Rosario's first Major League hit came Tuesday in Colorado, when he hit a grounder deep in the hole to shortstop Trevor Story and legged out an infield single. He added a triple Wednesday, then did this Thursday in the Mets' 5-4 loss to the Rockies:
One couldn't help but notice the .328/.367/.466 slash line for Rosario, MLB Pipeline's No. 2 overall prospect, over 94 games in the Pacific Coast League this year. There were also plenty of raves about his range at shortstop. Rosario's speed was seen as more of a bonus behind his bat and his glove; a tertiary skill that MLBPipeline.com rated at 60 on the 20-80 scale.
But based on Rosario's first big league impression, that rating may have been conservative. Not only does Rosario have speed -- he appears to have elite-level speed that could signal a breath of fresh air for the Mets.
"It brings a new dynamic for sure," Mets right fielder Jay Bruce said of Rosario's triple on Thursday. "That's a double for almost everyone else on the team and to have him in scoring position right there, it's very valuable."
Statcast™'s Sprint Speed metric measures a player's speed on the basepaths based on his fastest one-second window, and it's quickly helping us determine the fastest players in the Major Leagues. While Rosario does not have the requisite 10 minimum max effort runs to qualify for the Sprint Speed Leaderboard just yet, his first three hits as a big leaguer provide a tantalizing glimpse into his athleticism. The 21-year-old reached 30.6 feet per second on his infield single, 28.9 feet per second on his triple Wednesday and 29 feet per second on his follow-up Thursday.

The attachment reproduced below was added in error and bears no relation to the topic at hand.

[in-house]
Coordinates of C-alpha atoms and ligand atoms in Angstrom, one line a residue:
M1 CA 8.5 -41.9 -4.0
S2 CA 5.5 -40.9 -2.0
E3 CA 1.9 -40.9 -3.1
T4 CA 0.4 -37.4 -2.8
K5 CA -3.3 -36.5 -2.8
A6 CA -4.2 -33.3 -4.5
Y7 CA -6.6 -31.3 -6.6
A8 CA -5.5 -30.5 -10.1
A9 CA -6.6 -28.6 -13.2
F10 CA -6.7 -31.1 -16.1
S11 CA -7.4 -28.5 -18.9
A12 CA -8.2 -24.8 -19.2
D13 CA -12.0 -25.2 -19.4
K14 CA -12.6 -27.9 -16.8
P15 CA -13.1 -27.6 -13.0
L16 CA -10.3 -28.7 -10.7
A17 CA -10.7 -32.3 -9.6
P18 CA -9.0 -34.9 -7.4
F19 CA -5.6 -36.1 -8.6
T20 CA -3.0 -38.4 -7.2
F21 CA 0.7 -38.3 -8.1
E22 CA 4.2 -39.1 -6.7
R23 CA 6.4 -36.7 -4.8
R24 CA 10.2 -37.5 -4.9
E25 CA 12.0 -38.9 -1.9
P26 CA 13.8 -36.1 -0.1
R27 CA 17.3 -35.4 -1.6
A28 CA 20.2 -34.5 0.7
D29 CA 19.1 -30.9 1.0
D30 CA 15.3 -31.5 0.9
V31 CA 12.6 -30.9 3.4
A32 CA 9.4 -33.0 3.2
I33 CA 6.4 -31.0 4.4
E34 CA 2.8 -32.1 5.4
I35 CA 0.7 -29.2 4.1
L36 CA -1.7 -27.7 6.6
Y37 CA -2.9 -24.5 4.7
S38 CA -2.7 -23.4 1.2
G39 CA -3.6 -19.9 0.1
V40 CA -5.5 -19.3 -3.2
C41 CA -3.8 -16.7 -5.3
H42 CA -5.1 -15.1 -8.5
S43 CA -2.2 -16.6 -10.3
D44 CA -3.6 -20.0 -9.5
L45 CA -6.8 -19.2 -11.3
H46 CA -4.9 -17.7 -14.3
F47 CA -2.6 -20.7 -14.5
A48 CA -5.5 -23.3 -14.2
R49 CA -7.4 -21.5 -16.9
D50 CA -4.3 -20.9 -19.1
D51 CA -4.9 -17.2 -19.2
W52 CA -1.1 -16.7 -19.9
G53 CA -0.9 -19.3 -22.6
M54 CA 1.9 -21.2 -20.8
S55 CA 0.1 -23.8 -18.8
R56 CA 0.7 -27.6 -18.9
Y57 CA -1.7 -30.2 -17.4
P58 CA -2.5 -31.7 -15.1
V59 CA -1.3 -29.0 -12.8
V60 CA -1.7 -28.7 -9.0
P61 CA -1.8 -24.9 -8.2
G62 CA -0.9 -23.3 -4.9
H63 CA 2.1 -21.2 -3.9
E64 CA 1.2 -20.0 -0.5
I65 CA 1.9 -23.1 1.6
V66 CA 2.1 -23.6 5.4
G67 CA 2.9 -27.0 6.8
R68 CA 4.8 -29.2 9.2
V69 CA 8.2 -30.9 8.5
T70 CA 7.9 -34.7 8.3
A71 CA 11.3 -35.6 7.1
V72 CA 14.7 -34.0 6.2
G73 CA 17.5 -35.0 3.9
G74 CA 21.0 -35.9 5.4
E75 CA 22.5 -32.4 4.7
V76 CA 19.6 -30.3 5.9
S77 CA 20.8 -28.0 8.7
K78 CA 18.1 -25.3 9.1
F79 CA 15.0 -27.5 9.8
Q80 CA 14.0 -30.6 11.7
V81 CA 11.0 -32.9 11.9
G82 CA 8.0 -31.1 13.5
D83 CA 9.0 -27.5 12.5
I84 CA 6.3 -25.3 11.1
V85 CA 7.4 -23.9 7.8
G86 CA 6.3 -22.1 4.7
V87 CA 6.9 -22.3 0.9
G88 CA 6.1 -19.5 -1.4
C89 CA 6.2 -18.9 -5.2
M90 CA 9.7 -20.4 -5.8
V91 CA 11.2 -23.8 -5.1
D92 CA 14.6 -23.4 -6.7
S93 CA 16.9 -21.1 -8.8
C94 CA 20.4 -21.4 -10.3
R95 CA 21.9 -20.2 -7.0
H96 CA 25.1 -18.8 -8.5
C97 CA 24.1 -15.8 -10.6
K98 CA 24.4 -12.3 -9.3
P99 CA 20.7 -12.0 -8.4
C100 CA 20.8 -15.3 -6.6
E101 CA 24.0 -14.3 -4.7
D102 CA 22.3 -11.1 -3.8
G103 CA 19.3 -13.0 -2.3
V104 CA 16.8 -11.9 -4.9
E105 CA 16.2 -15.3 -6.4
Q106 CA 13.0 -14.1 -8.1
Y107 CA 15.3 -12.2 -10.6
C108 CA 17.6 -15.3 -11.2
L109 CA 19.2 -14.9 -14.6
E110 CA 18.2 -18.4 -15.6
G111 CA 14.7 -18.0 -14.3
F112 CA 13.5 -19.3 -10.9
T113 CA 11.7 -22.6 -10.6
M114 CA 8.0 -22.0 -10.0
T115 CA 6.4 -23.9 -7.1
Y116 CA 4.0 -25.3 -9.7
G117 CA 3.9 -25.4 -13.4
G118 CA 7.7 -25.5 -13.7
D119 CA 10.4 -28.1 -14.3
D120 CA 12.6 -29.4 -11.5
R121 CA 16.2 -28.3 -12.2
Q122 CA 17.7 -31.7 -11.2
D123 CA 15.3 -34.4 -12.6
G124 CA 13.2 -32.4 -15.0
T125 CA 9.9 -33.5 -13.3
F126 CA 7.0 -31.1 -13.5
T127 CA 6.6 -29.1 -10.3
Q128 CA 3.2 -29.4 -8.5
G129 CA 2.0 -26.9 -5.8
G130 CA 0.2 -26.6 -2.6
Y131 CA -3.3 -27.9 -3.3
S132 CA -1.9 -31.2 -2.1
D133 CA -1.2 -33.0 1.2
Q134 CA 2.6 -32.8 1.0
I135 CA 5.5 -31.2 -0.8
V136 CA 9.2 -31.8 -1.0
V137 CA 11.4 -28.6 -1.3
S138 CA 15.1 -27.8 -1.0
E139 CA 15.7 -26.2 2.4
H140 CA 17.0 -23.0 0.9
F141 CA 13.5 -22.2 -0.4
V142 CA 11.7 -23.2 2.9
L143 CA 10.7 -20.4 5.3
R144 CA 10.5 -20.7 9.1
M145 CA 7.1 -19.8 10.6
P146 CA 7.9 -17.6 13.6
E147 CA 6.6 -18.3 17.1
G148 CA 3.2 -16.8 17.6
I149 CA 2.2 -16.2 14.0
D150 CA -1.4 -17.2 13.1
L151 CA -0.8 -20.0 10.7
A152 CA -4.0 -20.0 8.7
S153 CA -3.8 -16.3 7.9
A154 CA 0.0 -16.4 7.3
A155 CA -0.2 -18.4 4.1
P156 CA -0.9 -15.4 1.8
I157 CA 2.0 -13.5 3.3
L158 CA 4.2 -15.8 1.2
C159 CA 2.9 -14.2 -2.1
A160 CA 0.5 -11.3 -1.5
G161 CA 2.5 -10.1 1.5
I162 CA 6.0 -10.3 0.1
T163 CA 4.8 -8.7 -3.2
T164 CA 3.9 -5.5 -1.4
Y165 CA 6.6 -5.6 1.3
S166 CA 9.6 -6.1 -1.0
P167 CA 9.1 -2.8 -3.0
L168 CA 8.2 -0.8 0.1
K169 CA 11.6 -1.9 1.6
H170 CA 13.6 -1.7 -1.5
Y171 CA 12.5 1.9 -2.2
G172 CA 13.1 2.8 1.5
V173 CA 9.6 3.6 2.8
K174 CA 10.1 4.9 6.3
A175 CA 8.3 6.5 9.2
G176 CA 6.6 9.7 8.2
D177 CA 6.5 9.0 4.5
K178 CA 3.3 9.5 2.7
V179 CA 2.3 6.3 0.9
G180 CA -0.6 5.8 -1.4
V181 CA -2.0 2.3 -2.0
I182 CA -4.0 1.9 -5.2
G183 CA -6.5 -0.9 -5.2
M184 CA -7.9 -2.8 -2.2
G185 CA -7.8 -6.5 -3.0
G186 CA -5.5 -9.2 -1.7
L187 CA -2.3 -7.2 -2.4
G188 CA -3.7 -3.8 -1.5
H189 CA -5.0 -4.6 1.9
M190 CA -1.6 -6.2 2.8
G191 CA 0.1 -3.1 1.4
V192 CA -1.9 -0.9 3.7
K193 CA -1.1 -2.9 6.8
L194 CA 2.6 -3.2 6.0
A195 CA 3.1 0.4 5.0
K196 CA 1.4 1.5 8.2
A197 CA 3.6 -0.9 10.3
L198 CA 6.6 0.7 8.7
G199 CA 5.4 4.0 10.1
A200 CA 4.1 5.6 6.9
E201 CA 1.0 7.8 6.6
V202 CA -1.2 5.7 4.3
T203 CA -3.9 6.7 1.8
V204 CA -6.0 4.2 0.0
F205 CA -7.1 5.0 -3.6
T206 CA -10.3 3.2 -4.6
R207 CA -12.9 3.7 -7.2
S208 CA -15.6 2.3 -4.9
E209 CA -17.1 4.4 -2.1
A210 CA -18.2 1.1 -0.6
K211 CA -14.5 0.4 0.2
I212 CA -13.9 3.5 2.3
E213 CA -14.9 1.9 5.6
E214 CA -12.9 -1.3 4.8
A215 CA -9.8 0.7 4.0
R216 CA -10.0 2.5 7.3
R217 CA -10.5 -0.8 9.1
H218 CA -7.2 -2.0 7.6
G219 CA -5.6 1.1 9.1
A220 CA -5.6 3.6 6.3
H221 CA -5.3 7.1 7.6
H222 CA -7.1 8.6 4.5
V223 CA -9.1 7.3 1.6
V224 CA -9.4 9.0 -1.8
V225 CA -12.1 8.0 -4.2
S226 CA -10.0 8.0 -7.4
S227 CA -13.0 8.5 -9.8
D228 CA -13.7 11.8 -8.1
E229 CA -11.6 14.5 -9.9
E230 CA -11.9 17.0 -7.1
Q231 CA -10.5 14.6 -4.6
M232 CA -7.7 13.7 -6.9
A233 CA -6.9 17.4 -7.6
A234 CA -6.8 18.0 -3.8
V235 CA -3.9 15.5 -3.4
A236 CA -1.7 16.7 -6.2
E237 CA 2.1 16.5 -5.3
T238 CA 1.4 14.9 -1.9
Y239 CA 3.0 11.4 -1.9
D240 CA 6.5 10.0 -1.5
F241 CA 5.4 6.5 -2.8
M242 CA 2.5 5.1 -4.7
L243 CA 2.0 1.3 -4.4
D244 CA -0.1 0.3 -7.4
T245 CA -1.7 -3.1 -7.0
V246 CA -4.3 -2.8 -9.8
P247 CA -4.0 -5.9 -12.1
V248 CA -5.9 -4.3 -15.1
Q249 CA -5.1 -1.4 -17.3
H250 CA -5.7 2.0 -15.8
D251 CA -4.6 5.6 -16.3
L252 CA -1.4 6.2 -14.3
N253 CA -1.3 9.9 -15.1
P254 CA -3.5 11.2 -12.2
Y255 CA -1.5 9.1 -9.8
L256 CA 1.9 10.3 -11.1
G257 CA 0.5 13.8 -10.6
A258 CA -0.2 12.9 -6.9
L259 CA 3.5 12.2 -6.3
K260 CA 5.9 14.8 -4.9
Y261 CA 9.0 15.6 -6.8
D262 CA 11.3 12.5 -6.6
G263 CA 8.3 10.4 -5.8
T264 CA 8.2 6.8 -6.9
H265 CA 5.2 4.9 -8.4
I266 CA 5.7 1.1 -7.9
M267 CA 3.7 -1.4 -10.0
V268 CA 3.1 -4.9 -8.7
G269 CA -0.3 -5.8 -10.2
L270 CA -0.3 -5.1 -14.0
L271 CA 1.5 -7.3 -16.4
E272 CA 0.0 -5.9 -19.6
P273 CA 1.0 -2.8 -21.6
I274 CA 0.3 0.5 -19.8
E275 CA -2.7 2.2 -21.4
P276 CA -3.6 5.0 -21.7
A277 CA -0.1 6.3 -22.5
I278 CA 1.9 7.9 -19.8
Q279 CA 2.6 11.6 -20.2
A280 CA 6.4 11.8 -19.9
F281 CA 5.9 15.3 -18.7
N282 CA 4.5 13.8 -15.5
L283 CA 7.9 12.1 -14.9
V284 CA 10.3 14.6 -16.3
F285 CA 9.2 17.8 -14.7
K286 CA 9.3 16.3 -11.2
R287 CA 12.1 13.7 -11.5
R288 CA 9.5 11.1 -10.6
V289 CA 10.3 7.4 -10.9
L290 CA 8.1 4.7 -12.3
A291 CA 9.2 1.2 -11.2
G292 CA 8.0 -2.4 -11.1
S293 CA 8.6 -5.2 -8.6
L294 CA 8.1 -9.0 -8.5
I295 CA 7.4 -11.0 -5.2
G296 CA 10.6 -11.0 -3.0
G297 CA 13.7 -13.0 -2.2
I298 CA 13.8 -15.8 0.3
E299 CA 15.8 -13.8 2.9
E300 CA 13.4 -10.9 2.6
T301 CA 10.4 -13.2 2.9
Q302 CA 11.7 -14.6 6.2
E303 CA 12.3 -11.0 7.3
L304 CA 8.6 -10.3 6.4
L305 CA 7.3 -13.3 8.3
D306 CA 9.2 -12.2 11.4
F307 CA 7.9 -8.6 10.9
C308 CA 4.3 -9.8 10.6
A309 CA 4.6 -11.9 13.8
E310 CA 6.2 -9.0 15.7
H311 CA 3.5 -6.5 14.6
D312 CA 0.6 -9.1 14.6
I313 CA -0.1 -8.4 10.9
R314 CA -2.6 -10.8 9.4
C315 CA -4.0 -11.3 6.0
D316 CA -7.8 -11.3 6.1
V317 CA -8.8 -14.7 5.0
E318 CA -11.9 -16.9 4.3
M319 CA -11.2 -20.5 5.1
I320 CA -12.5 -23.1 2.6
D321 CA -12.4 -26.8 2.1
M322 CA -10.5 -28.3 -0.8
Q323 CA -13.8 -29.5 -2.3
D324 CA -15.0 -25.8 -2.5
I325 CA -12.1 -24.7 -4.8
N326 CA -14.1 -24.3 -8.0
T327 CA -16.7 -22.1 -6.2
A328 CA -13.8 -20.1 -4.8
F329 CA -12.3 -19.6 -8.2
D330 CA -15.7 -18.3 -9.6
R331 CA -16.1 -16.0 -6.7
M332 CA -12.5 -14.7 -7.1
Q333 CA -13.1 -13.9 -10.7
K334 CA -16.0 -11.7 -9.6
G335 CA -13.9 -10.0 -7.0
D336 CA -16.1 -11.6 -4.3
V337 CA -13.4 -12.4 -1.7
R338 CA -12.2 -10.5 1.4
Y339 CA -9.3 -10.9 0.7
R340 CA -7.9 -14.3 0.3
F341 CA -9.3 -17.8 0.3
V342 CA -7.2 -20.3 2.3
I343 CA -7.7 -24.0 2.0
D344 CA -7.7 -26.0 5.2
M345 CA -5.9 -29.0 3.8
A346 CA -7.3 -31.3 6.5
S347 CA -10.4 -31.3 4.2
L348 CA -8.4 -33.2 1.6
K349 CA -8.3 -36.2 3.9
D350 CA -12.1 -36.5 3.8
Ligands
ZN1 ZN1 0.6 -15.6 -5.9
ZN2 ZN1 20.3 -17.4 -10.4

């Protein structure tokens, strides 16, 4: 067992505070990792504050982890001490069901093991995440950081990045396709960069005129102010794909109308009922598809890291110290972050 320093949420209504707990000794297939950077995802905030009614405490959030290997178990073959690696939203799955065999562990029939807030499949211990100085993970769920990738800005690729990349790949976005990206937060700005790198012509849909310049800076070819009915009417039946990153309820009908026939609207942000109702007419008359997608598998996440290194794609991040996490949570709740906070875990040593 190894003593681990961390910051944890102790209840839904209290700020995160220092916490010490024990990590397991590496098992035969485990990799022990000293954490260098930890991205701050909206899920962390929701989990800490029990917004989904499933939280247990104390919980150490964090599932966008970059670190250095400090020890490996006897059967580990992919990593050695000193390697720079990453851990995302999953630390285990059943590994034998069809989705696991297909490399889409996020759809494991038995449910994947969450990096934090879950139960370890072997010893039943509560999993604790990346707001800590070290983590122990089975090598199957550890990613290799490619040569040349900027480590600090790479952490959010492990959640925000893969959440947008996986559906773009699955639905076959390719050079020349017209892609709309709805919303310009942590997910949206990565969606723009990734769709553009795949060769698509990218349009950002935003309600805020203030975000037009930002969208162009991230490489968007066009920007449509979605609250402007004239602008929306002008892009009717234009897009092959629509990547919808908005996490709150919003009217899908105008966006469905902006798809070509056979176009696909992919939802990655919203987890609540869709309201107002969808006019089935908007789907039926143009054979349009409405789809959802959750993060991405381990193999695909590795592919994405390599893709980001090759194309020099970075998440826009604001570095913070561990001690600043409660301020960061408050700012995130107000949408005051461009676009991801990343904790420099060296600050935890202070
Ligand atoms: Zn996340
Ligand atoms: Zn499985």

Consider that the MLB Sprint Speed average is 27 feet per second -- with Billy Hamilton and Byron Buxton currently leading the Majors at 30 feet per second -- and one realizes the Mets might have something special on their hands.
"He can change the game with his speed," said Bruce, "and it looks like he's going to be able to change the game in a lot of ways. I'm excited about it."
Rosario's speed would be a valuable addition to any club, but it's an extreme change of pace for the Mets as they look toward 2018 and beyond. It's no secret that New York is a club that relies on the home run, and their 25 stolen bases is the lowest total in the National League.
The Mets currently don't have a single player within the Top 50 on the Sprint Speed Leaderboard, and team leader Juan Lagares (28.2 feet per second average) hasn't played since June 15. Yoenis Cespedes, undoubtedly the Mets' most dynamic player of late, has battled leg ailments dating back to last summer. Jose Reyes, the team's former spark plug, is in his age-34 season. As New York moves forward, a young talent like Rosario could add another dimension with his athleticism.
"It's good to see," Reyes said of Rosario's fast start. "He was kidding about it earlier, he said, 'I got two [triples] and I've got 100 more to go to catch you.' So I told him, 'Stay healthy. The position's going to be there for you for a long time.'"
Mets fans certainly hope Reyes' prophecy comes true; that Rosario takes the baton from Reyes as the club's shortstop of the future. It's not hard to remember when New York enjoyed sustained success last decade with Reyes wreaking havoc in front of sluggers like Carlos Beltran, Carlos Delgado and David Wright.
"I told [Rosario] he needs to steal more bases because he has to take advantage of that speed," Reyes said. "Because when you have speed, you have to put it out there."